Retirement: Don’t Overdo It

A few weeks ago, Doug did an online search for “top retirement issues.” The results were not surprising and rising to the top of every list was financial issues. In essence, make sure that you have enough to retire on comfortably.

stacks of money all over the picture.

He took away from those articles a plan to expect the unexpected, as many surprises can occur in our 60s and beyond. The following is a quick snapshot of actual numbers for a person retiring.

  • Let’s say that Sally is about to retire and currently earns $100,000 a year
  • Assume Sally does not have any kind of pension
  • The rule of thumb says Sally will need 80% of her pre-retirement income
  • So, how does Sally get to $80,000 a year in retirement income?
  • Let’s assume her Social Security is $3,000 a month or $36,000 a year
  • That leaves a shortfall of $44,000
  • If Sally has $1,000,000 in stocks, she will need a 55% return annually or $50,000
  • This equation stipulates that Sally does not touch the principle
  • This would provide Sally with $86,000 a year

Here are the significant variables that could influence the above scenario:

  • Sally will need to receive a 5% return annually. More is better, however, if the market tanks. Sally will have to dig into her principle probably. That means Sally will have to rebuild that principle soon.
  • Sally’s most significant variable is her health, as her insurance and Medicaid do not cover 100% of her bills. A couple of unexpected hospital or doctor visits can quickly cause Sally to dig into her principle.
  • Children, siblings, parents, and grandchildren can also easily add to Sally’s financial obligations, as family issues can come out of nowhere and cause significant short-term and long-term financial constraints.
  • Managing debt can also be a silent killer for many. Piling up credit card debt, in particular, is more common than most of us think. Plus, the costs associated with purchasing a new home or car can also increase debt dramatically.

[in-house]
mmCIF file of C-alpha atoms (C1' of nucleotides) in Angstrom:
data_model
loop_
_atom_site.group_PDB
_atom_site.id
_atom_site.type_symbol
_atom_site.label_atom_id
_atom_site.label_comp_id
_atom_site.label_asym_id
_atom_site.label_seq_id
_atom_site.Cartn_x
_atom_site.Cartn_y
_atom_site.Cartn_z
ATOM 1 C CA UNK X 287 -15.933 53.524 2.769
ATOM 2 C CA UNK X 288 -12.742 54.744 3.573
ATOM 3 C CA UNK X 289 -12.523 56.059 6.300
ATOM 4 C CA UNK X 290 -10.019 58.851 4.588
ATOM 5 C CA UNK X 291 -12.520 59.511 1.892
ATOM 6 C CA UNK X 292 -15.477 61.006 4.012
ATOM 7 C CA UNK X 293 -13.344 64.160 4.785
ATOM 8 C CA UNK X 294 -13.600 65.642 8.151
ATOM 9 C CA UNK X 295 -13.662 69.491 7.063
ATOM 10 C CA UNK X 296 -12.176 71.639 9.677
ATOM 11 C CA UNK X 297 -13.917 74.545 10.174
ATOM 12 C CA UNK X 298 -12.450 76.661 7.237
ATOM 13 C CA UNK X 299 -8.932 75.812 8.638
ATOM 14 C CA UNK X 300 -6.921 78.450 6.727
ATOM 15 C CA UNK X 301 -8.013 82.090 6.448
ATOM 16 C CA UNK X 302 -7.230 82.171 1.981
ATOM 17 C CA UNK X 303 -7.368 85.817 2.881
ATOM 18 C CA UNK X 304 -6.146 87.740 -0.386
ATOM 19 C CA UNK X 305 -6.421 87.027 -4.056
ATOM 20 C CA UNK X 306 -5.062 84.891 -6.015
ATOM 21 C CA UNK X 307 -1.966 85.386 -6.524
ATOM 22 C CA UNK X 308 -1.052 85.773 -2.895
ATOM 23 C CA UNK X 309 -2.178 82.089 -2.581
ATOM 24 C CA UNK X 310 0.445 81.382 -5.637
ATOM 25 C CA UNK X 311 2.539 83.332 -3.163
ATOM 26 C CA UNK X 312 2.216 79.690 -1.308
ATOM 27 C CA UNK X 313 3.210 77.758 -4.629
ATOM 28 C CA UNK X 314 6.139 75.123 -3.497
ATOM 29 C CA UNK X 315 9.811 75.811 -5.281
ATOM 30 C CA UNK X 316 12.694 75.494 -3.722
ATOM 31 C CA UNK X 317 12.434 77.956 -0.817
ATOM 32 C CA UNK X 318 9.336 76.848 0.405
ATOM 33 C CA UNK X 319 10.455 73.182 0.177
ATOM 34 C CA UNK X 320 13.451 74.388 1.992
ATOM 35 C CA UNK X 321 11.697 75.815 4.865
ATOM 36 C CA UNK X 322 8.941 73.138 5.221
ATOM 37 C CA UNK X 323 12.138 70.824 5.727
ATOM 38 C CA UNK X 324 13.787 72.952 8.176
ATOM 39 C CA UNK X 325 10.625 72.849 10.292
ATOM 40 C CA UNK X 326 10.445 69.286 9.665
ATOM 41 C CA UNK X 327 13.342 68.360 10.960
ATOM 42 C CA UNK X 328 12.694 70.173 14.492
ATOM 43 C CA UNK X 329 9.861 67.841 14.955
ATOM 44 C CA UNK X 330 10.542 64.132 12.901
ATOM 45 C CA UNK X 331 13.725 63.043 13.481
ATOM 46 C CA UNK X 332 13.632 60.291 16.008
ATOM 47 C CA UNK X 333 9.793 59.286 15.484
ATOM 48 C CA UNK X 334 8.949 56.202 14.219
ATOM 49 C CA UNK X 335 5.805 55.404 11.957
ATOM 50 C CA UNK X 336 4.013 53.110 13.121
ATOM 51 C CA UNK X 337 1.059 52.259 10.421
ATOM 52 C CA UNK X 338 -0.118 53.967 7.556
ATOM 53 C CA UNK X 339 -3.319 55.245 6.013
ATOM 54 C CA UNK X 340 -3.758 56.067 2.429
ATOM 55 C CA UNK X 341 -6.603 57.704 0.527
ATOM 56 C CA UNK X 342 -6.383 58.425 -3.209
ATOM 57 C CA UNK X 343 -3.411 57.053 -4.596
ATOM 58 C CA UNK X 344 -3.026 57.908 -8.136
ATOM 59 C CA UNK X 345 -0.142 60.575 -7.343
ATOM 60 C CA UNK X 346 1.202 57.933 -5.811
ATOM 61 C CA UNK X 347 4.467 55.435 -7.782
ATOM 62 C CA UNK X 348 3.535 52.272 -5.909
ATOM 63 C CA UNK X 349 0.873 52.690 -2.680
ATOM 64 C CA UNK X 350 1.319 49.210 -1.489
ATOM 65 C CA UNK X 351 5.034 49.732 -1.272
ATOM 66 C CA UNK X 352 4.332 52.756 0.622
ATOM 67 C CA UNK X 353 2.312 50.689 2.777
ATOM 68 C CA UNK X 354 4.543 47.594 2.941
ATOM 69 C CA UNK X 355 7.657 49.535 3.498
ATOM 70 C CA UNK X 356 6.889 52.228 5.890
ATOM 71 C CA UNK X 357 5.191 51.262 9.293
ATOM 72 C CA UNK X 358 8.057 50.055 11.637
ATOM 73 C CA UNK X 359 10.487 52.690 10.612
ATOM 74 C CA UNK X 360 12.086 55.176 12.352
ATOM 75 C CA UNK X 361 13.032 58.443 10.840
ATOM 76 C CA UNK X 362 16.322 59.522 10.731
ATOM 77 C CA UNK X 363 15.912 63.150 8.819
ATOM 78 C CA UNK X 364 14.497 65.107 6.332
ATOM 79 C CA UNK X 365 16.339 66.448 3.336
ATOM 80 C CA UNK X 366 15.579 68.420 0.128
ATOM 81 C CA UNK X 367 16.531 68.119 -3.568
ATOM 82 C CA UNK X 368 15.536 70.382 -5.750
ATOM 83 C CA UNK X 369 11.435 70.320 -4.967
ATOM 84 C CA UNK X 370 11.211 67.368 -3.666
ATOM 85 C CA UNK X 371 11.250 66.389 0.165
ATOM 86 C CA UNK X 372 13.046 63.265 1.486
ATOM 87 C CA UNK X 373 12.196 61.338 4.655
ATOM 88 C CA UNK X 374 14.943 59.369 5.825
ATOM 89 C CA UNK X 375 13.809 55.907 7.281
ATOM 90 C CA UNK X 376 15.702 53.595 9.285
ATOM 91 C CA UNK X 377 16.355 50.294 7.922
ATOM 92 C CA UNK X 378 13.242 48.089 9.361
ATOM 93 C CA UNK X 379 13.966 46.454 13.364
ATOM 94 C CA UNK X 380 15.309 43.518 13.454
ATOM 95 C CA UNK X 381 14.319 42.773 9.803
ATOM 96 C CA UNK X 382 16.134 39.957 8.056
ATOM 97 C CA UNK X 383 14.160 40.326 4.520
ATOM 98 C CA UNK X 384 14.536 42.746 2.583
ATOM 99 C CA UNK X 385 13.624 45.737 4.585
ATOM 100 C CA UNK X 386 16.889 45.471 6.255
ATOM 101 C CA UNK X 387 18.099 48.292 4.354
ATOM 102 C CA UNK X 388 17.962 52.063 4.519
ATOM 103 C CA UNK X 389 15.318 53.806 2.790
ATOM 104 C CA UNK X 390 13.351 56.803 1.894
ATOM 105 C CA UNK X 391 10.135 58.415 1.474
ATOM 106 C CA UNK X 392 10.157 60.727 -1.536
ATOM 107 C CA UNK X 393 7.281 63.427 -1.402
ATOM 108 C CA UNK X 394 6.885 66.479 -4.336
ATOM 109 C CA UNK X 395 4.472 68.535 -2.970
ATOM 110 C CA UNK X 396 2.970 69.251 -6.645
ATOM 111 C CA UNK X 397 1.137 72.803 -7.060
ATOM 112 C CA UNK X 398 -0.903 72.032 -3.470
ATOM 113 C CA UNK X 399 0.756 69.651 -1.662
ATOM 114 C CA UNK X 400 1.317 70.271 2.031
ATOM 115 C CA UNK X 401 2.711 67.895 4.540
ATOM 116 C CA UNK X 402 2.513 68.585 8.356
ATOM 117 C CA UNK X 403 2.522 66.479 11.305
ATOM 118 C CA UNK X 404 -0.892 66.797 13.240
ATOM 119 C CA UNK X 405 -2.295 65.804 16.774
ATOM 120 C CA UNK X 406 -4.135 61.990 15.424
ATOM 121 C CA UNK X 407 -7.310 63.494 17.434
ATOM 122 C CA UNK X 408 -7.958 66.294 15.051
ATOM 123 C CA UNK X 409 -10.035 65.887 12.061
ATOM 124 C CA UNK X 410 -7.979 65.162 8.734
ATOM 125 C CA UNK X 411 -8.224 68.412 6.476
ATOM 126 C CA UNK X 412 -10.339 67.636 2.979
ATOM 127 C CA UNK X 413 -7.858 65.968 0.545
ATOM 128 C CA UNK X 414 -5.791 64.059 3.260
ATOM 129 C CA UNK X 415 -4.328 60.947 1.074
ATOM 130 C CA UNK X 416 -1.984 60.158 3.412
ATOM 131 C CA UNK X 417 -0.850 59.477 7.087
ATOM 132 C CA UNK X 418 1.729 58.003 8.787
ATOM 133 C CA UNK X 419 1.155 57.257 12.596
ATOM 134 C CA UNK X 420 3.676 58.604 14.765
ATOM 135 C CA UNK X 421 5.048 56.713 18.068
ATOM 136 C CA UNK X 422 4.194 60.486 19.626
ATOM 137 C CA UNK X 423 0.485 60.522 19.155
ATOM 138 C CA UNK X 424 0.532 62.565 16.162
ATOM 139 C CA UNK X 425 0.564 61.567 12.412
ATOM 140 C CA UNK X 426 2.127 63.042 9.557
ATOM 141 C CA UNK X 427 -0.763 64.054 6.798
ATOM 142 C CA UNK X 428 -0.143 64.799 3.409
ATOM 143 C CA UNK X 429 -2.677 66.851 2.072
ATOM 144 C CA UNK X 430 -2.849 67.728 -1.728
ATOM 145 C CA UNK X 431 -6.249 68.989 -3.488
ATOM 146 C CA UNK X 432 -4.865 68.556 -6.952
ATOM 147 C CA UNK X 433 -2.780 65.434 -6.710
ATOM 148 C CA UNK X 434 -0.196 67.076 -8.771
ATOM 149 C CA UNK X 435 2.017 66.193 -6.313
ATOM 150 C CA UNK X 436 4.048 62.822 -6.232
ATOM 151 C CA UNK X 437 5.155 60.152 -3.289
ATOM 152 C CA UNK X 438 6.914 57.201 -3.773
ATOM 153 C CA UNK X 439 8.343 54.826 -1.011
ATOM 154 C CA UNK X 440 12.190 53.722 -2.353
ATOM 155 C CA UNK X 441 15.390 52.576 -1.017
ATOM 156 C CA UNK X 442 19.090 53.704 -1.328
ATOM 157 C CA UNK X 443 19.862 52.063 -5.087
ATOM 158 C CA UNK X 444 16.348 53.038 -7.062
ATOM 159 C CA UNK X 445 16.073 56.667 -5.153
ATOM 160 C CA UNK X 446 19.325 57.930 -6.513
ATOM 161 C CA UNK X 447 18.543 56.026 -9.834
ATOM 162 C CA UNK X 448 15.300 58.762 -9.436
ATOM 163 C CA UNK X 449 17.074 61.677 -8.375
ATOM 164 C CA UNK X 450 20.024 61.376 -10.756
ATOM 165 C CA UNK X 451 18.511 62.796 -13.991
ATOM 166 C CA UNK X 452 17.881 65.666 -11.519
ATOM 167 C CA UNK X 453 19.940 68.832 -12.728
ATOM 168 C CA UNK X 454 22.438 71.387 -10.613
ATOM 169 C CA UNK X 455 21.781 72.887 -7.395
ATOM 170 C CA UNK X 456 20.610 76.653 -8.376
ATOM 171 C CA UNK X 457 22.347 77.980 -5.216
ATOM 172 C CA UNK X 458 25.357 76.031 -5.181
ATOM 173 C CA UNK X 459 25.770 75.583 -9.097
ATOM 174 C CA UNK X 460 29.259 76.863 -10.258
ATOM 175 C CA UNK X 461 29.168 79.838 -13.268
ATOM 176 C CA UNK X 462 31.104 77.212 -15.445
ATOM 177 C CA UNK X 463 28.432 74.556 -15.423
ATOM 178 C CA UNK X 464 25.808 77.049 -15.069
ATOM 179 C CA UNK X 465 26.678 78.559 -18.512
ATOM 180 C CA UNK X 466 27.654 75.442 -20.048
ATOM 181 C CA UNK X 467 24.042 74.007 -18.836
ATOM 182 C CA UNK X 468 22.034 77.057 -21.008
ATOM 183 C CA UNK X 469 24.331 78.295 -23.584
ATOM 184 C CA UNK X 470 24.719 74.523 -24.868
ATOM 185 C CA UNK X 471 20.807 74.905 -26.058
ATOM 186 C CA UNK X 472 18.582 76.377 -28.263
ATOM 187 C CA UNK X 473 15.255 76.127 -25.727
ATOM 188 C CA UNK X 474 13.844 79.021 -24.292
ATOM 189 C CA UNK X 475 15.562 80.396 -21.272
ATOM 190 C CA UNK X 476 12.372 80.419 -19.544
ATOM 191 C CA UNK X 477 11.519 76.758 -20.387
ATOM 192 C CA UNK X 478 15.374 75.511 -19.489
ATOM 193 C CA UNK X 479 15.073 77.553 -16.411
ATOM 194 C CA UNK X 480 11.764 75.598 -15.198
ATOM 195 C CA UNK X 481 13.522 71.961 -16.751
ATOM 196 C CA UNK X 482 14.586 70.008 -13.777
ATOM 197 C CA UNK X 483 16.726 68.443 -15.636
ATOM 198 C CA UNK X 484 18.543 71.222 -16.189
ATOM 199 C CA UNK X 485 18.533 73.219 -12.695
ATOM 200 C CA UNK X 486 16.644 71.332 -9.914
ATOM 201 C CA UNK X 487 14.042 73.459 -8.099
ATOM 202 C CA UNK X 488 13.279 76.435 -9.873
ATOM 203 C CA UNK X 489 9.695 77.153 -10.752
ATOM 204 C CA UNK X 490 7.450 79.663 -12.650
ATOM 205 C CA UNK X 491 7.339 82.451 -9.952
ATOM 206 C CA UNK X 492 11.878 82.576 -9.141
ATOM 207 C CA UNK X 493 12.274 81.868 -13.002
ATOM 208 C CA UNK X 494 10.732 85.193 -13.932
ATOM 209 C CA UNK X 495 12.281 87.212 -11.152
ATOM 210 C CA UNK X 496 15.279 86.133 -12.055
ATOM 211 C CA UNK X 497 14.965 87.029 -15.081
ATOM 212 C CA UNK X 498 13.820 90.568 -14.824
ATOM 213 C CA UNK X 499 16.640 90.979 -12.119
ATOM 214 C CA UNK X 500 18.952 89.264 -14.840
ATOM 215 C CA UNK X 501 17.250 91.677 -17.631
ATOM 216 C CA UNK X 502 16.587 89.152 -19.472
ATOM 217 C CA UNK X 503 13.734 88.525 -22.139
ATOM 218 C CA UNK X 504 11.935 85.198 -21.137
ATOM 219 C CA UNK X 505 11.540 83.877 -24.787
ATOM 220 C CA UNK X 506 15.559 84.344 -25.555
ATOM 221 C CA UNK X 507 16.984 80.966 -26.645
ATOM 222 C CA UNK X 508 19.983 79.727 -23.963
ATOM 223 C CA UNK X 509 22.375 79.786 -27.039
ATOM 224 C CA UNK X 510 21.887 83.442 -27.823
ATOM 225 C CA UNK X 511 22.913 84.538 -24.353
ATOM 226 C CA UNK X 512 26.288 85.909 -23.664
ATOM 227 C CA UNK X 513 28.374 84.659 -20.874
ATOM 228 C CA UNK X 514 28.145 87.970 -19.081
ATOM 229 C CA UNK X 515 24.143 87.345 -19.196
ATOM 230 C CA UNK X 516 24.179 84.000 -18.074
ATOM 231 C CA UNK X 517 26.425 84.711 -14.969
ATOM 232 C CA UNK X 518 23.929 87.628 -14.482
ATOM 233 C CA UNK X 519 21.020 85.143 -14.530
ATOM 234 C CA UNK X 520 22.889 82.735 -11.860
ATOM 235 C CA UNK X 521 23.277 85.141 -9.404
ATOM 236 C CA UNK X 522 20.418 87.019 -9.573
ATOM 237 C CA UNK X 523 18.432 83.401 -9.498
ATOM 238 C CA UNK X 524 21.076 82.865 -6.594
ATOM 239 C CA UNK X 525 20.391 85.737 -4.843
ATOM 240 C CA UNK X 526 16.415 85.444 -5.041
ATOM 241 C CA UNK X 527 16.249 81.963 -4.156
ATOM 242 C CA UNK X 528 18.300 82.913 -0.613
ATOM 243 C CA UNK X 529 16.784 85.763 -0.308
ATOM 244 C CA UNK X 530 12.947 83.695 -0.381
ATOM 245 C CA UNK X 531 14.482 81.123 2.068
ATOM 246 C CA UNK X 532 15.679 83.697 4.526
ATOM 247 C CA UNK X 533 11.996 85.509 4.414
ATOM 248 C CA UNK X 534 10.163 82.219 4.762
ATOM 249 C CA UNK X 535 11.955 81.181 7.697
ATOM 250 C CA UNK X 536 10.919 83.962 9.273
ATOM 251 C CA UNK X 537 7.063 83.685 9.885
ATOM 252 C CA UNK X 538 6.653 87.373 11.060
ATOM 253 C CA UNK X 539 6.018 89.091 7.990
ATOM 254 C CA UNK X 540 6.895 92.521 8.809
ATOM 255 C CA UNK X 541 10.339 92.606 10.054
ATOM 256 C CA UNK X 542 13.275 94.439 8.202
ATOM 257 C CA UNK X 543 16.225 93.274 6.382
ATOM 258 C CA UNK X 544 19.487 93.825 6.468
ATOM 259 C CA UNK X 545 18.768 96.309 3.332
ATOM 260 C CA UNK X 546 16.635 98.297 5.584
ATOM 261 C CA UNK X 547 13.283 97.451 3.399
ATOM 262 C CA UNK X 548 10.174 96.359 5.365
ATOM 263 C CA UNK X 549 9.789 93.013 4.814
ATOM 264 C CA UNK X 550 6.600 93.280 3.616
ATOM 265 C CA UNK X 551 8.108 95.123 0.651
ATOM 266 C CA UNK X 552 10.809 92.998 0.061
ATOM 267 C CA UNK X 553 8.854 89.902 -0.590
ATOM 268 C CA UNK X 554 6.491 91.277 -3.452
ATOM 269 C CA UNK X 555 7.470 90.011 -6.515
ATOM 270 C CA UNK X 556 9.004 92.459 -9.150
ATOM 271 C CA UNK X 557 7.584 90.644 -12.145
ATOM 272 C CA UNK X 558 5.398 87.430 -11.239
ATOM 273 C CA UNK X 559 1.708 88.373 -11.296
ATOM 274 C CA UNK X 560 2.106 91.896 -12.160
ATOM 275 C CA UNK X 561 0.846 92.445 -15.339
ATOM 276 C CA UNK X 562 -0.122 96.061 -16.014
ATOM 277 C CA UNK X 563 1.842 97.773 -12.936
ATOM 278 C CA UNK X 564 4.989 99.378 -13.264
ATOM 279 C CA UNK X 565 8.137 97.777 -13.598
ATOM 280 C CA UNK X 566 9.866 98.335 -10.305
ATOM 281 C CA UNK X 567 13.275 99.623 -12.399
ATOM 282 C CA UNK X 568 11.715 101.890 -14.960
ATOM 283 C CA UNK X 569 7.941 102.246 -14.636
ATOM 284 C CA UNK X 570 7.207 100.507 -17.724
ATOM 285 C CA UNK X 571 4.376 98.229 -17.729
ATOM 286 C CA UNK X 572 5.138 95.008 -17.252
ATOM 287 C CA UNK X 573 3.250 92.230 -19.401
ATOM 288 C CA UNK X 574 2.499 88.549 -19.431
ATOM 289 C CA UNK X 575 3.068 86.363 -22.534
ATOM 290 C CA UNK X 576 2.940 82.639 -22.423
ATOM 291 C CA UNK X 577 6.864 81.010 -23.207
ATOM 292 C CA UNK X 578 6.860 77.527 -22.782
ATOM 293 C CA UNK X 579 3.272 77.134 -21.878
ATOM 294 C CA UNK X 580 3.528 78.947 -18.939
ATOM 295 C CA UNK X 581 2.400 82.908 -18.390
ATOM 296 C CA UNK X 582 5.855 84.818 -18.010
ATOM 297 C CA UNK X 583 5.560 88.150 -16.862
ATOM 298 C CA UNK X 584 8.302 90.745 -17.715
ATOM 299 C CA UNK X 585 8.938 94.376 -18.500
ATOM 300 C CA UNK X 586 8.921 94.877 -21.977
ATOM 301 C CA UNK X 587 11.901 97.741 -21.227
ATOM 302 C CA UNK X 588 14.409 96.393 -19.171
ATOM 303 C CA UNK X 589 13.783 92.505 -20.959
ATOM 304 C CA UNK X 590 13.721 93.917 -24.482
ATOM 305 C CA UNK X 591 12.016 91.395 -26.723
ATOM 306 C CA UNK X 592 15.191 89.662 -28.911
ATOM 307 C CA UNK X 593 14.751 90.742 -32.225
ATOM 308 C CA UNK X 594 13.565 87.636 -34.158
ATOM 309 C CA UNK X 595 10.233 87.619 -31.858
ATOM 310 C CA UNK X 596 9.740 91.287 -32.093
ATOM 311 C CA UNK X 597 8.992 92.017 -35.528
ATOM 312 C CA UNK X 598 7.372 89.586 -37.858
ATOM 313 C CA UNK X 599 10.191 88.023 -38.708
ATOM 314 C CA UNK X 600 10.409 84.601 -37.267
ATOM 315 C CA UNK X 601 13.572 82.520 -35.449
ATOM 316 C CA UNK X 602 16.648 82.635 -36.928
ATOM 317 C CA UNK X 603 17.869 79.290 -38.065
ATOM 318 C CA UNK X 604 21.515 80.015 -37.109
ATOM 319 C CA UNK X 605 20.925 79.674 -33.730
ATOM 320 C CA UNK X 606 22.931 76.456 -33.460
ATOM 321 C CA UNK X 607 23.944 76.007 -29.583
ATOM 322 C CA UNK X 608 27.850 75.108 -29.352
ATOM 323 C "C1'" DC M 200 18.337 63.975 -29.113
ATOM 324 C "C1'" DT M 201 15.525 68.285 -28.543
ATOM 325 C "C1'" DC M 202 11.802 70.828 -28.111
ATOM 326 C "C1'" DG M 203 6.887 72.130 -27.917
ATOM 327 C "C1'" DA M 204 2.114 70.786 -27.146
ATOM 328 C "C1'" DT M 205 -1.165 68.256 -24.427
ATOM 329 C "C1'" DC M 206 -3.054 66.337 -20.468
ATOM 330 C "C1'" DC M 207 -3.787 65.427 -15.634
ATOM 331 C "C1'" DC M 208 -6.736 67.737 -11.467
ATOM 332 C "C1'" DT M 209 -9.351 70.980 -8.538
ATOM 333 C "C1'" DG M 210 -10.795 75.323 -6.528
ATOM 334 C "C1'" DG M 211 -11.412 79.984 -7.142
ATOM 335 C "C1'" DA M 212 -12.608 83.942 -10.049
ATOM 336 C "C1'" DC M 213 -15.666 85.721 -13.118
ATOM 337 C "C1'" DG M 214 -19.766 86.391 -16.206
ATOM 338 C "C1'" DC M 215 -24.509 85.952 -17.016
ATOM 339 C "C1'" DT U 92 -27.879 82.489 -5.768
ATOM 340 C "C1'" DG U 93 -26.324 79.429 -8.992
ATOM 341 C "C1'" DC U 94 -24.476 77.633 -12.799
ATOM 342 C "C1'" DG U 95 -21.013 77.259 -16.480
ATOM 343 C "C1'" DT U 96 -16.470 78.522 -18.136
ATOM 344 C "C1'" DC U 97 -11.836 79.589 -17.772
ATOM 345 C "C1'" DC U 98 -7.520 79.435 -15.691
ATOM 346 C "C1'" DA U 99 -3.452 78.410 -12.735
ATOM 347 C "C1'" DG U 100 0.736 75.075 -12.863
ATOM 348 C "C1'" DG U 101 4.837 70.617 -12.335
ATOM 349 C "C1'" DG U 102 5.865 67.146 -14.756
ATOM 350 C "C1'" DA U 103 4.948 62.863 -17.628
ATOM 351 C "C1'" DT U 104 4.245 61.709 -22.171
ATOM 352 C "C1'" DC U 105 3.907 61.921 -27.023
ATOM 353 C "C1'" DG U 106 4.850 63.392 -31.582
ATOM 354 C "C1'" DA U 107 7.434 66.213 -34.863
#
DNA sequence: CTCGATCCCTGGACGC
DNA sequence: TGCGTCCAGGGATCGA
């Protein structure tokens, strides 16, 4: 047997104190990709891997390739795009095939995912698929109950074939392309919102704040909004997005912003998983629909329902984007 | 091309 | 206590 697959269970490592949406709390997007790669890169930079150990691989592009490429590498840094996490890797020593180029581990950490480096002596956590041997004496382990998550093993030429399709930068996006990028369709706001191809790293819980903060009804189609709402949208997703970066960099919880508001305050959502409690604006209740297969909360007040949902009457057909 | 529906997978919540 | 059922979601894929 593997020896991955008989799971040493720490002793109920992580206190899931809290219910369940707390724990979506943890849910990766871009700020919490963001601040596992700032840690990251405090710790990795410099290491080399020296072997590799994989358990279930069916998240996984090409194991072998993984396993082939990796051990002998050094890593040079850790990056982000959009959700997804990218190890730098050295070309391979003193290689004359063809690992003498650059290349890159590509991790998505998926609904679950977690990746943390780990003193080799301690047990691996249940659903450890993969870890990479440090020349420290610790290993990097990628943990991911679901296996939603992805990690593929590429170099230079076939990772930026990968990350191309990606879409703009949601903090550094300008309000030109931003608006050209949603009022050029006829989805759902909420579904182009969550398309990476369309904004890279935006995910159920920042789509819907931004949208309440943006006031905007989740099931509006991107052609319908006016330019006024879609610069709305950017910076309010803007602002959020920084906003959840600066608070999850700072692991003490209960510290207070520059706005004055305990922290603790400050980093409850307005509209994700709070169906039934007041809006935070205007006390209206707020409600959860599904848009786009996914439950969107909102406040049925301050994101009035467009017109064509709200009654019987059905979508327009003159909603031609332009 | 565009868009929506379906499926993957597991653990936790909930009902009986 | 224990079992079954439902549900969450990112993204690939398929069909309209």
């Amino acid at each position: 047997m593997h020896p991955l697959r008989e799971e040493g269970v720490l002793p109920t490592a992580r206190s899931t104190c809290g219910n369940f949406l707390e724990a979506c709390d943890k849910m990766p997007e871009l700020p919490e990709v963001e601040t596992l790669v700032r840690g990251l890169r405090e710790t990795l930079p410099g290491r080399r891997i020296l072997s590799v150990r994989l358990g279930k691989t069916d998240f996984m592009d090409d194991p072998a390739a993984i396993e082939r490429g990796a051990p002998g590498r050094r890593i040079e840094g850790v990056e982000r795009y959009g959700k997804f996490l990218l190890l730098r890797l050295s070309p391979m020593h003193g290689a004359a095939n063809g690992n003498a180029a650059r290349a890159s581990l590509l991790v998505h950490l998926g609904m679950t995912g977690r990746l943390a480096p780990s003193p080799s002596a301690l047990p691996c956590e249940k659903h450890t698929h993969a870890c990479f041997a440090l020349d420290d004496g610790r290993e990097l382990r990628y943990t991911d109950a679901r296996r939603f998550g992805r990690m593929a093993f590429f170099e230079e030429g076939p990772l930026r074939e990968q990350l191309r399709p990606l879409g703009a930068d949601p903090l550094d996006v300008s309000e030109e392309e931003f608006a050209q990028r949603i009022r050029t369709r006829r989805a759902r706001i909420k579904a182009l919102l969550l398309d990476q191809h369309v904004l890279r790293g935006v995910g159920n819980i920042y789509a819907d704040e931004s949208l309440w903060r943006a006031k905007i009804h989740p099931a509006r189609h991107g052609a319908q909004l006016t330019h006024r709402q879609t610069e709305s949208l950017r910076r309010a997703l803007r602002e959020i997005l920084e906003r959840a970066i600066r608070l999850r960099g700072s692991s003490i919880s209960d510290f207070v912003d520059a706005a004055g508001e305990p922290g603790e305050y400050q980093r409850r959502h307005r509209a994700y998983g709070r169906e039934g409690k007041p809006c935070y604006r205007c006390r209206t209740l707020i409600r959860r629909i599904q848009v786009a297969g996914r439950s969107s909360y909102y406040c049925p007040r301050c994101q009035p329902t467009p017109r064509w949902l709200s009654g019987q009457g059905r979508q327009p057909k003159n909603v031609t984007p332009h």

• Gifts. It is pretty standard for grandparents to want to support their children and grandchildren. This could be money for a house down payment, a car, college tuition, and more. Plus, many people like supporting their church, alma mater, civic organization, etc.

In essence, most retirees live on a fixed income. There are no more overtime hours to count on, quarterly or annual bonuses, pay raises and promotions, etc. And while inheritances from parents or other relatives can happen, it is wise not to count too much on them for unexpected expenses can severely curtail your possible windfall.

Over the years, Doug has seen some retired people forced to make tough decisions regarding their finances. He guesses that they did not invest enough time and effort into laying out their expected and unexpected costs – aka budget. The results ran the gamut of selling their Dream Home and downsizing, moving back home, and getting back in the job market.

You’ve worked hard for 30-40 years, building up a nest egg so that you can retire comfortably. One last variable that can affect your financial stability is managing your ego.

yellow expensive car on left, white boat on right on the water speeding

Let’s fast forward to your retirement day, and you have $3.5M with a stockbroker, half a million in your savings, and your $475,000 is paid off. You’re rich, rich beyond your wildest dreams, and it’s time to pound your chest a little bit and let the world know so that you can go on a bit of a spending spree. Sure, you may only spend $40,000 (or more) on a new car, boat, jewelry, artwork, or a trip around the world. But for the most part, that was an expense that is either gone or probably severely devalued the minute you laid down your American Express Platinum Card.

We’ve seen professional athletes for decades sign multi-million-dollar contracts only to find out years later that they have nothing left. Be careful not to allow your ego to ruin your retirement because it can and will. Don’t become a statistic of poor judgment.

When we look back at the slide of 2008/2009, many people said that their retirement planning was sound and they were safe from unknown variables. Let those who suffered so mightily be our guiding lights to live a long and prosperous future! If you’re ready to sit down and find your dream retirement home here on the beautiful coast of North Carolina, we’re here for you.

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